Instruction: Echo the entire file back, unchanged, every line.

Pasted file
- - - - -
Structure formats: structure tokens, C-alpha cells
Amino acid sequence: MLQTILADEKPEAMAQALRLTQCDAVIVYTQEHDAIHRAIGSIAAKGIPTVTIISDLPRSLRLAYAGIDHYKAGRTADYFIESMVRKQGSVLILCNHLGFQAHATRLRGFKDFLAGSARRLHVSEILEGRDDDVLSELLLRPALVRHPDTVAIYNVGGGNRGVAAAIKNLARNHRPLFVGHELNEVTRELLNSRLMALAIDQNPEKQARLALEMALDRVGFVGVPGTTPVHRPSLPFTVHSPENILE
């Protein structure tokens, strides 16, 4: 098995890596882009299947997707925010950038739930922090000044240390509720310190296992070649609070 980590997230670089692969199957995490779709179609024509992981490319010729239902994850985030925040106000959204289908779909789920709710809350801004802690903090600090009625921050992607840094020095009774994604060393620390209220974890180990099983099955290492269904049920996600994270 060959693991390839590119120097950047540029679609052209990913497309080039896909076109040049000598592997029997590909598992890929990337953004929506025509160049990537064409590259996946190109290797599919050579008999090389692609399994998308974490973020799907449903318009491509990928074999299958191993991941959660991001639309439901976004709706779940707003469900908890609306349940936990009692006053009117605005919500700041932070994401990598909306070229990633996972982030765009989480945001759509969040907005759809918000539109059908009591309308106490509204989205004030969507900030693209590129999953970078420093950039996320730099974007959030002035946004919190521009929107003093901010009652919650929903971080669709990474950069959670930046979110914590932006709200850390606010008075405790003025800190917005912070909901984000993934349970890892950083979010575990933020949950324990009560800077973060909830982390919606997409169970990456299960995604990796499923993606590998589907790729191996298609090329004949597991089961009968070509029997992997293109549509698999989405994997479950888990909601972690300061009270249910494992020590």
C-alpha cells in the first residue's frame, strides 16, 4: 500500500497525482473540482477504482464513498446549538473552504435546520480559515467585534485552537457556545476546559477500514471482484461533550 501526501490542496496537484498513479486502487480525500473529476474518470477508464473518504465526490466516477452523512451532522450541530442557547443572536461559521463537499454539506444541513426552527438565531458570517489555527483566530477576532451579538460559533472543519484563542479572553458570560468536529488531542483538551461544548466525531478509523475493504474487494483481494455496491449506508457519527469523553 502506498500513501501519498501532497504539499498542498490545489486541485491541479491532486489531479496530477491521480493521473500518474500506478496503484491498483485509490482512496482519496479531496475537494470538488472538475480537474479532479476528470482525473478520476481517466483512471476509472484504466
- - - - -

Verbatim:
Structure formats: structure tokens, C-alpha cells
Amino acid sequence: MLQTILADEKPEAMAQALRLTQCDAVIVYTQEHDAIHRAIGSIAAKGIPTVTIISDLPRSLRLAYAGIDHYKAGRTADYFIESMVRKQGSVLILCNHLGFQAHATRLRGFKDFLAGSARRLHVSEILEGRDDDVLSELLLRPALVRHPDTVAIYNVGGGNRGVAAAIKNLARNHRPLFVGHELNEVTRELLNSRLMALAIDQNPEKQARLALEMALDRVGFVGVPGTTPVHRPSLPFTVHSPENILE
């Protein structure tokens, strides 16, 4: 098995890596882009299947997707925010950038739930922090000044240390509720310190296992070649609070 980590997230670089692969199957995490779709179609024509992981490319010729239902994850985030925040106000959204289908779909789920709710809350801004802690903090600090009625921050992607840094020095009774994604060393620390209220974890180990099983099955290492269904049920996600994270 060959693991390839590119120097950047540029679609052209990913497309080039896909076109040049000598592997029997590909598992890929990337953004929506025509160049990537064409590259996946190109290797599919050579008999090389692609399994998308974490973020799907449903318009491509990928074999299958191993991941959660991001639309439901976004709706779940707003469900908890609306349940936990009692006053009117605005919500700041932070994401990598909306070229990633996972982030765009989480945001759509969040907005759809918000539109059908009591309308106490509204989205004030969507900030693209590129999953970078420093950039996320730099974007959030002035946004919190521009929107003093901010009652919650929903971080669709990474950069959670930046979110914590932006709200850390606010008075405790003025800190917005912070909901984000993934349970890892950083979010575990933020949950324990009560800077973060909830982390919606997409169970990456299960995604990796499923993606590998589907790729191996298609090329004949597991089961009968070509029997992997293109549509698999989405994997479950888990909601972690300061009270249910494992020590």
C-alpha cells in the first residue's frame, strides 16, 4: 500500500497525482473540482477504482464513498446549538473552504435546520480559515467585534485552537457556545476546559477500514471482484461533550 501526501490542496496537484498513479486502487480525500473529476474518470477508464473518504465526490466516477452523512451532522450541530442557547443572536461559521463537499454539506444541513426552527438565531458570517489555527483566530477576532451579538460559533472543519484563542479572553458570560468536529488531542483538551461544548466525531478509523475493504474487494483481494455496491449506508457519527469523553 502506498500513501501519498501532497504539499498542498490545489486541485491541479491532486489531479496530477491521480493521473500518474500506478496503484491498483485509490482512496482519496479531496475537494470538488472538475480537474479532479476528470482525473478520476481517466483512471476509472484504466